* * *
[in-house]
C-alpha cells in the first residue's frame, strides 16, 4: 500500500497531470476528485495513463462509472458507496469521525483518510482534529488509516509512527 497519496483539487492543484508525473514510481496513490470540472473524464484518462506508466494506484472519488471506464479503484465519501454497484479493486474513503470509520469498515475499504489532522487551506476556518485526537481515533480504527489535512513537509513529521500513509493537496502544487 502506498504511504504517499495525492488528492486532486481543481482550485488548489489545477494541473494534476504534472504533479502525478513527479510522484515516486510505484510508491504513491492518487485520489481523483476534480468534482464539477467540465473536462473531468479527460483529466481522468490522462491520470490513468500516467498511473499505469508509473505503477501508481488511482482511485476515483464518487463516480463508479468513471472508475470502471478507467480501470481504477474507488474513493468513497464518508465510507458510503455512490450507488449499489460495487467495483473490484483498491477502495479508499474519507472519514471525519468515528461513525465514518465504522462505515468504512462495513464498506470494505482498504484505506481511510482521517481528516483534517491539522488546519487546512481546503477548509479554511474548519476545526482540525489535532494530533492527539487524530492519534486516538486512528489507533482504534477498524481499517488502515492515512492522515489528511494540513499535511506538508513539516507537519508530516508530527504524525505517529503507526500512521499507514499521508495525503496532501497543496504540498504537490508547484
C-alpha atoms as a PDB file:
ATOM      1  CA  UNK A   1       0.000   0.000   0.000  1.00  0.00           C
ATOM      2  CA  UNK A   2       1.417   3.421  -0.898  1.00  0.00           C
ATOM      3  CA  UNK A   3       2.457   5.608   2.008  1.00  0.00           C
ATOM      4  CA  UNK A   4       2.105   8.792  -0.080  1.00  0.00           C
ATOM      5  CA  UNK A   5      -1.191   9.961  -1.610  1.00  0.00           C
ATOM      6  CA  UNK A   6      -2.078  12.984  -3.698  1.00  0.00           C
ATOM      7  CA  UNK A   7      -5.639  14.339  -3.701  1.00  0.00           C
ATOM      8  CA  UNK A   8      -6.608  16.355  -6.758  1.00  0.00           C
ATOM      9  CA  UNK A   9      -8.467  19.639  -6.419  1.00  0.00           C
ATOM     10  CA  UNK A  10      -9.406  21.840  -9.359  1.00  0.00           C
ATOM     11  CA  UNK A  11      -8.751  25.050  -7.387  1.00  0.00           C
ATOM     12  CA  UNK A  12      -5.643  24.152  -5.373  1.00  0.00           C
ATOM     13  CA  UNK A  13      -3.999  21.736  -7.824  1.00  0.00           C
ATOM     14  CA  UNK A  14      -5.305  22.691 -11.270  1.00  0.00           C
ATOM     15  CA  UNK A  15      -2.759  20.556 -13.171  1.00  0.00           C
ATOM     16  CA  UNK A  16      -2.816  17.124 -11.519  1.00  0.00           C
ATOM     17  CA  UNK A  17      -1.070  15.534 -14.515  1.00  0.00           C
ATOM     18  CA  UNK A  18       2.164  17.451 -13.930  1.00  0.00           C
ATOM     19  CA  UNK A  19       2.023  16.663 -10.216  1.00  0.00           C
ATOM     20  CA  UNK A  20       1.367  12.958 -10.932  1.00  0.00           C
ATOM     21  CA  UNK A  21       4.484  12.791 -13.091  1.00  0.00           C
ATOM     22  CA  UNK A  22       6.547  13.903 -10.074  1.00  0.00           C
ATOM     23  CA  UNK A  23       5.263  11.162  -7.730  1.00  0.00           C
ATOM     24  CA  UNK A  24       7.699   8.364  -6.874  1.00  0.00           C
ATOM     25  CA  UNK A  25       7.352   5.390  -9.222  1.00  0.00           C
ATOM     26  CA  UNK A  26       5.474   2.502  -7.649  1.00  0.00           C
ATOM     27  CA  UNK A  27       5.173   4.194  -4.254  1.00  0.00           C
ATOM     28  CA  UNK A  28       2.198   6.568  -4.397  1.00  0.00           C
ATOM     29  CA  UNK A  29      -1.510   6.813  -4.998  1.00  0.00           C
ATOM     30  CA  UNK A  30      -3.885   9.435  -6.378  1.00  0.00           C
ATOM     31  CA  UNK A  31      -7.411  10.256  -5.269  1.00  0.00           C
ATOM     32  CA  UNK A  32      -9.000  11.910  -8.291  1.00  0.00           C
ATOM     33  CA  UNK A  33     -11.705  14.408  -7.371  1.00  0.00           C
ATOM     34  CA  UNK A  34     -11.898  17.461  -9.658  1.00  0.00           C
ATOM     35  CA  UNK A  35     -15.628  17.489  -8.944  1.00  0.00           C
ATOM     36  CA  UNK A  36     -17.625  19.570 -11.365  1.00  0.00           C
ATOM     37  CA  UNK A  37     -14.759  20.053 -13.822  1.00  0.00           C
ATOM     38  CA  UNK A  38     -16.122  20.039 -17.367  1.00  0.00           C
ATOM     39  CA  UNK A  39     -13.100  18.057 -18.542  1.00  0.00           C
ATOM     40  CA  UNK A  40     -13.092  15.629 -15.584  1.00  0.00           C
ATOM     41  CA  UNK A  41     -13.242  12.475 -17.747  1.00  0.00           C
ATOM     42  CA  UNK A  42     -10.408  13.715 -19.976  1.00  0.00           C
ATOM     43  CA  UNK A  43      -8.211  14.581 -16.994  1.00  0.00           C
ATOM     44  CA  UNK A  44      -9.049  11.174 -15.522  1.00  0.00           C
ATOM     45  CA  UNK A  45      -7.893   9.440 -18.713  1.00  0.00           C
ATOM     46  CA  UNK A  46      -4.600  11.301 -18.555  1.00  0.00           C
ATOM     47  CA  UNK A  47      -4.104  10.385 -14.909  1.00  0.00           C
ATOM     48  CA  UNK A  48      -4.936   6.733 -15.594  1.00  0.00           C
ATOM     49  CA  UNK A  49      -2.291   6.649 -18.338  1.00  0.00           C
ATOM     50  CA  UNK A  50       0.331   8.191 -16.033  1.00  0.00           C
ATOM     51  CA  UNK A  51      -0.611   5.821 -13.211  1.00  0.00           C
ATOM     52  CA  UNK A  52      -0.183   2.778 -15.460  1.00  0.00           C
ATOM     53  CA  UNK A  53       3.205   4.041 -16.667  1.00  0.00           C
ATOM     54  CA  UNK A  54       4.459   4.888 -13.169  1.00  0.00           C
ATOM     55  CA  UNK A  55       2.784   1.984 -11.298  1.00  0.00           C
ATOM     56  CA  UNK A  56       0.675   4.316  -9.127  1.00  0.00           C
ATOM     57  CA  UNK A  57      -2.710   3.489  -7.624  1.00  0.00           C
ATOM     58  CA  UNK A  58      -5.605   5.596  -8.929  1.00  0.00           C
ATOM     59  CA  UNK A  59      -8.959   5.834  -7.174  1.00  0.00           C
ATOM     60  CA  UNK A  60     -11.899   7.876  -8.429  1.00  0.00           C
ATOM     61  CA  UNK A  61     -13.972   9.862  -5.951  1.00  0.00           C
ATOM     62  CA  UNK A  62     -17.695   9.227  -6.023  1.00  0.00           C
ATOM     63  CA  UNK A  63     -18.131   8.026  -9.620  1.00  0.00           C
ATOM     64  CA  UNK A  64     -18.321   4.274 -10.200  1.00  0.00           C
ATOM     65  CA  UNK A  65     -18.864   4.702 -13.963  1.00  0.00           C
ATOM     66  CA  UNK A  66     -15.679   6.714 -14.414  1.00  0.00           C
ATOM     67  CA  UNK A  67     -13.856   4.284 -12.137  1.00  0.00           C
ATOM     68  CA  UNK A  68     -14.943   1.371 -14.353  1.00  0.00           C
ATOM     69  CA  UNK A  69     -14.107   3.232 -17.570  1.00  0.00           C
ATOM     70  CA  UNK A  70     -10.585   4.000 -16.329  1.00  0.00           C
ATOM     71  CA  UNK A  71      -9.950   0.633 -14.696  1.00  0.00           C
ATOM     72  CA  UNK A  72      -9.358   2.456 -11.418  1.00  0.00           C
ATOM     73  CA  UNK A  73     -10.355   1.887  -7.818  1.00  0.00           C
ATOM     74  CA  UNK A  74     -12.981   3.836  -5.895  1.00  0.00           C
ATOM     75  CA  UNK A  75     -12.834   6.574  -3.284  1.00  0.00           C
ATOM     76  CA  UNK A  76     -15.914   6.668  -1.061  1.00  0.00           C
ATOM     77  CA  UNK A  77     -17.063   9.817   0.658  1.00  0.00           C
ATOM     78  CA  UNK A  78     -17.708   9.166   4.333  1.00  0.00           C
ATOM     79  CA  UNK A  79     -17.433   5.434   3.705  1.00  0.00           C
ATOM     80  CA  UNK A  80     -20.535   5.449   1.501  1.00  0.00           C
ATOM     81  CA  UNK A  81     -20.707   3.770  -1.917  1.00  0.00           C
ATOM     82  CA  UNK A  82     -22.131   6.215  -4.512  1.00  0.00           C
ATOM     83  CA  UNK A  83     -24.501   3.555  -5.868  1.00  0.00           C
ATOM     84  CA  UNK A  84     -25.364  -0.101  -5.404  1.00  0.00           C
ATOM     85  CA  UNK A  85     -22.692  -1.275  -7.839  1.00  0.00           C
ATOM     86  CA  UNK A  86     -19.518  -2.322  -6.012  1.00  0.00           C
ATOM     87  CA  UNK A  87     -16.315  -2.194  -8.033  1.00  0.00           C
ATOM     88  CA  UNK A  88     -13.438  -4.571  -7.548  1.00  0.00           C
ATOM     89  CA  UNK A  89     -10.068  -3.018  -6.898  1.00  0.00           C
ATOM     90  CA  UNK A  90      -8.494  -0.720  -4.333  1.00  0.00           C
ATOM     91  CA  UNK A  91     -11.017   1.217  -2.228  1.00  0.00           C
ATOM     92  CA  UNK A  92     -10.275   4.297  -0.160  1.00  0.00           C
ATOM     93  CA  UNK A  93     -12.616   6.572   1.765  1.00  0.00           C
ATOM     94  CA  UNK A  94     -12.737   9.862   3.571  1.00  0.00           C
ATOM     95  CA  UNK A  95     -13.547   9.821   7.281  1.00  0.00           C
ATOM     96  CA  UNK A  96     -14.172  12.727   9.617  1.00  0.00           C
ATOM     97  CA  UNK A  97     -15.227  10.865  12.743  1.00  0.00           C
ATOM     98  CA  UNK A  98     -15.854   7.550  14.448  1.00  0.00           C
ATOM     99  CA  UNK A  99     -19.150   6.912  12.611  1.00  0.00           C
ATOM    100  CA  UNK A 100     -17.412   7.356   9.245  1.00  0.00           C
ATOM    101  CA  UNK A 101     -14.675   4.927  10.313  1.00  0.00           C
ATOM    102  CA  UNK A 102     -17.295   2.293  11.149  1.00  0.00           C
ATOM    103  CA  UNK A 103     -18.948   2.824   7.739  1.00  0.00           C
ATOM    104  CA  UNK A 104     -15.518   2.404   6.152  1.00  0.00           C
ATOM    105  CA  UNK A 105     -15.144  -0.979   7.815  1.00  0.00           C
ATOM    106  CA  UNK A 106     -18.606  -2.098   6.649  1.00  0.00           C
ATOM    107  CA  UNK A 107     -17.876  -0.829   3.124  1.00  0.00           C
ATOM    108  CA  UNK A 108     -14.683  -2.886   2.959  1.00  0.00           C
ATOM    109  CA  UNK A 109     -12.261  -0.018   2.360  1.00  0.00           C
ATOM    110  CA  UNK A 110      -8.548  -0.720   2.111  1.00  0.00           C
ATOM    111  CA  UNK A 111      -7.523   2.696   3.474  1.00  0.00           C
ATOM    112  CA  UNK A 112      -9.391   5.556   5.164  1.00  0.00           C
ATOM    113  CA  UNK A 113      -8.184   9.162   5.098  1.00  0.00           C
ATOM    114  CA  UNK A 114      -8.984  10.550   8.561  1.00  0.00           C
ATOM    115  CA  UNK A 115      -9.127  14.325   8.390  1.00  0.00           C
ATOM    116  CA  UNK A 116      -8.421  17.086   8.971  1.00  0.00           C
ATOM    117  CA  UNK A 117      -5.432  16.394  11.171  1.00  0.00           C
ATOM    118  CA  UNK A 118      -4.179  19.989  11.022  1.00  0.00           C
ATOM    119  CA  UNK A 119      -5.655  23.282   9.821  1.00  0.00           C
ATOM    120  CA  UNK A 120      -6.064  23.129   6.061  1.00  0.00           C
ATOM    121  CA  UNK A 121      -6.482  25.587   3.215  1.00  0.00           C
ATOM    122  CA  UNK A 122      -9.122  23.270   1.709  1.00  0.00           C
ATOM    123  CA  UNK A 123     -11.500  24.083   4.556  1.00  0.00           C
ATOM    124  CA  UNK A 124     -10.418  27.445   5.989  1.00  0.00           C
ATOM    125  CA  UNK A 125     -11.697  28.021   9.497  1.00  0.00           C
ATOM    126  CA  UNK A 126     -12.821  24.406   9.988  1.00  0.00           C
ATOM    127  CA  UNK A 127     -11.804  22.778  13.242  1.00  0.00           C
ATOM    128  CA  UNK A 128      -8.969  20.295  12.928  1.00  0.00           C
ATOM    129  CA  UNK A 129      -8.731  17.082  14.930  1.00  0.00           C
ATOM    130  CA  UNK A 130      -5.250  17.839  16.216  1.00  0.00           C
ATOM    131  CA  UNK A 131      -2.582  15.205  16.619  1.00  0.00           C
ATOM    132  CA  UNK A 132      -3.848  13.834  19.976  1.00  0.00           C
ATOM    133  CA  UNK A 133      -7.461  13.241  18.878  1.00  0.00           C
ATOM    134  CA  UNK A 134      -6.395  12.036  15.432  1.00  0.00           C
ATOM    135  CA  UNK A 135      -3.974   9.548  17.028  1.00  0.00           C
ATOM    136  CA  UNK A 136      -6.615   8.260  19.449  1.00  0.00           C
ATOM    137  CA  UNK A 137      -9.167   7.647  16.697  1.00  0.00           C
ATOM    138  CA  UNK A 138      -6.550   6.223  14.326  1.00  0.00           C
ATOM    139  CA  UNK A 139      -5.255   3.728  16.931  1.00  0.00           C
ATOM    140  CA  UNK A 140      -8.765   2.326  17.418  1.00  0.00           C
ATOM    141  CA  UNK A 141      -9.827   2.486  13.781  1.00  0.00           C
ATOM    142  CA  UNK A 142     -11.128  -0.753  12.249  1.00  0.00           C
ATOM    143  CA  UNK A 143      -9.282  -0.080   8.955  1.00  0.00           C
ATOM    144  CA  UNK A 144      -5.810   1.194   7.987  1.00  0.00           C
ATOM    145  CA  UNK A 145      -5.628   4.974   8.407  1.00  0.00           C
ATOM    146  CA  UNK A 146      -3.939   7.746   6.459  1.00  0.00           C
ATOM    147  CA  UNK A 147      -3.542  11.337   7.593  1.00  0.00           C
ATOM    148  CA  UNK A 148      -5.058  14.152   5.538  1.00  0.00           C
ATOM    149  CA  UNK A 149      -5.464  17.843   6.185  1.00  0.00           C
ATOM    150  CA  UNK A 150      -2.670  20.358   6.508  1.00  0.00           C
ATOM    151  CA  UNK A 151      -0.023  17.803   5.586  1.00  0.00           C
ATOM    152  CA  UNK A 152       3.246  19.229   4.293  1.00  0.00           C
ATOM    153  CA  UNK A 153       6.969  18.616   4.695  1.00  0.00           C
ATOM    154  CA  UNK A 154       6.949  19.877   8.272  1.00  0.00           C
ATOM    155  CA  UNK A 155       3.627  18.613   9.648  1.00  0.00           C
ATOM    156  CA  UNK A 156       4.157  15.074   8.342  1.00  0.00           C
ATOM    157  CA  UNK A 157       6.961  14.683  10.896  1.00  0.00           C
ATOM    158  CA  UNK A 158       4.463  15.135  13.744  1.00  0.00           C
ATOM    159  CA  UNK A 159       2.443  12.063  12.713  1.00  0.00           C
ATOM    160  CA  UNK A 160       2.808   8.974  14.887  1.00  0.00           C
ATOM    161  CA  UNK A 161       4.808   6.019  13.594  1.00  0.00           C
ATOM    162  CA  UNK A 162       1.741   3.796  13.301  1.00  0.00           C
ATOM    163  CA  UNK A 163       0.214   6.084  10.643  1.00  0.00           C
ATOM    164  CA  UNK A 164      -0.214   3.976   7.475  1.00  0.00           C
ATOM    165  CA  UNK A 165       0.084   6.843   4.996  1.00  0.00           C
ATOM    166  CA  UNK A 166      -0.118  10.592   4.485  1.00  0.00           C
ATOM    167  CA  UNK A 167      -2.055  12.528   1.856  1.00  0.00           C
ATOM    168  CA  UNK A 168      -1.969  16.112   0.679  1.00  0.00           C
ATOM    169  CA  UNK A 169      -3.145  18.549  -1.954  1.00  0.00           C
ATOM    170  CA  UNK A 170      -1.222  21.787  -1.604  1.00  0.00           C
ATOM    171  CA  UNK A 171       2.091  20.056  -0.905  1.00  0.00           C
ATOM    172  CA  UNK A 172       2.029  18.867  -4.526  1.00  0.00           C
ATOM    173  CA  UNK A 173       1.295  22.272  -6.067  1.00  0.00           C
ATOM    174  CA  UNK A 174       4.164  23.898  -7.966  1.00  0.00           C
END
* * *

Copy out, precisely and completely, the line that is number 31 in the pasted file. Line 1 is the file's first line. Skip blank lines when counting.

ATOM     28  CA  UNK A  28       2.198   6.568  -4.397  1.00  0.00           C